Jaffe encourages her students to imagine that they are the music, to use “the breath within the adagio, to find what is sharp, bright, staccato, lyric, soft, dynamic—all the different ways a dancer needs to move.”
To develop the whole self, reveal that self through movement and go beyond steps, the dancer must cultivate the imagination. While it is important to spend hours in the studio, too many can limit a dancer’s experience of people, the other arts and all that bring color and life to performance. To deepen her knowledge and fuel Farrell’s imagination, Balanchine took her to visit museums and art galleries in Europe; now she takes her own dancers to see sculpture and paintings.
While studying acting, yoga or meditation can facilitate the performer’s craft, to expand one’s artistic reach, Saland recommends dancers “go to a comedy improv class, a voice class for actors or anything else that makes you uncomfortable… and see it through. We dancers are in a constant state of vulnerability,” she says. “[To dance is] quite courageous. Things that are usually covered or concealed for us are square one. That is a lot of exposure.”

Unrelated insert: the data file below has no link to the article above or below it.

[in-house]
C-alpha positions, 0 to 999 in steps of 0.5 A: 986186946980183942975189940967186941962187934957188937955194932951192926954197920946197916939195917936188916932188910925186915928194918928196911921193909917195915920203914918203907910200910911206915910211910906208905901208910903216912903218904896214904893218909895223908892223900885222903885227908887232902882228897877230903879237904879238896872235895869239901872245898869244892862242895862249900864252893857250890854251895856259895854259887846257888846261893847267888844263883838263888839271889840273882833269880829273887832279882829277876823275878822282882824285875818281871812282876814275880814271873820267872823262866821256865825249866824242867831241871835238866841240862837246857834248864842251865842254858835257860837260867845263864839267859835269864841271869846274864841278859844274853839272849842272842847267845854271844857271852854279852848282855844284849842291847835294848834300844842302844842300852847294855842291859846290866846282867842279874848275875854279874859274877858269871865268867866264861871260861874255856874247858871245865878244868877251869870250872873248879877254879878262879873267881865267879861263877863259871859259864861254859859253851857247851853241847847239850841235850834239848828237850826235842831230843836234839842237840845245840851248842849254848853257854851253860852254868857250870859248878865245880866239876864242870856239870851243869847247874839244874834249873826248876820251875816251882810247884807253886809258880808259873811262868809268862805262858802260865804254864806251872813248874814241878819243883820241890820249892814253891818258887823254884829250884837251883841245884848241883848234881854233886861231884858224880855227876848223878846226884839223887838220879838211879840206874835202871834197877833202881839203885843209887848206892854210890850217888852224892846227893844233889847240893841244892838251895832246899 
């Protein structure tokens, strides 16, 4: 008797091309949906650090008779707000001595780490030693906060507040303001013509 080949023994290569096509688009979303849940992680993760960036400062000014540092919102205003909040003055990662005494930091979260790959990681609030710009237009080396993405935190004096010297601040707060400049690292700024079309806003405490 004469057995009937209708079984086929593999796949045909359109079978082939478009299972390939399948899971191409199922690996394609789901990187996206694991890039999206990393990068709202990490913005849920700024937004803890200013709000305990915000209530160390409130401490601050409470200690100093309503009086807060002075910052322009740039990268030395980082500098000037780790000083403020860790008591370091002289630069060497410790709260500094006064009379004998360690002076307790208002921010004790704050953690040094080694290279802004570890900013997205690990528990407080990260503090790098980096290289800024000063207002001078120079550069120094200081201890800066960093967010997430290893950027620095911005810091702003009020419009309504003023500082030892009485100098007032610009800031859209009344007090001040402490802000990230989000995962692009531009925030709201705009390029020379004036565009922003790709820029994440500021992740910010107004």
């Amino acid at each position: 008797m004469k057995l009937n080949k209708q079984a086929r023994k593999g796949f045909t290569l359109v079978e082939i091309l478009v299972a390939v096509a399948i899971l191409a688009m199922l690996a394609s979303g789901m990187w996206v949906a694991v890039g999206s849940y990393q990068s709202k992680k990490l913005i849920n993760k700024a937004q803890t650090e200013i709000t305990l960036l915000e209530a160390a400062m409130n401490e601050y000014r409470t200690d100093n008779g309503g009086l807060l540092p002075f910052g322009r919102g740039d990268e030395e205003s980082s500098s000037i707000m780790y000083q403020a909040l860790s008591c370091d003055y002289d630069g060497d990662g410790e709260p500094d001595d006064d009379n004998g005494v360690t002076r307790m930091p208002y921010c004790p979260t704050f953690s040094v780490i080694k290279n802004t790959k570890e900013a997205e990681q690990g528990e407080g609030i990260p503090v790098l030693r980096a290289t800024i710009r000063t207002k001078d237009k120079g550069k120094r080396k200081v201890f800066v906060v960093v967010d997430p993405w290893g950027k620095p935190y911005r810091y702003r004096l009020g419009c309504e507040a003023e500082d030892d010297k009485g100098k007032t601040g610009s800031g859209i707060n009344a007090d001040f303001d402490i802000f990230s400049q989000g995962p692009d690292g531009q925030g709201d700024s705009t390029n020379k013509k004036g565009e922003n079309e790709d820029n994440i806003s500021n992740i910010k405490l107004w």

Discomfort—pushing past the safety zone—is part of developing artistry. “It takes daring,” says Farrell. “Ballet is moving time through space, not standing in one spot! Be adventuresome. Use gravity to enhance movement not to inhibit it. What makes artistry is how you conquer space.”
Ultimately all this homework—transforming steps into choreography, living through the music, reading plays, seeing paintings or studying the historical context of a role—must evolve into dancing. “It’s one thing to stand at the barre, use the épaulement and understand body position,” says Jaffe. “But it’s different to take those ideas and energies through space. You have to commit not just physically, but with your soul.”
Choreographer, teacher and dance writer Suki John lives in Connecticut, where she is earning her PhD.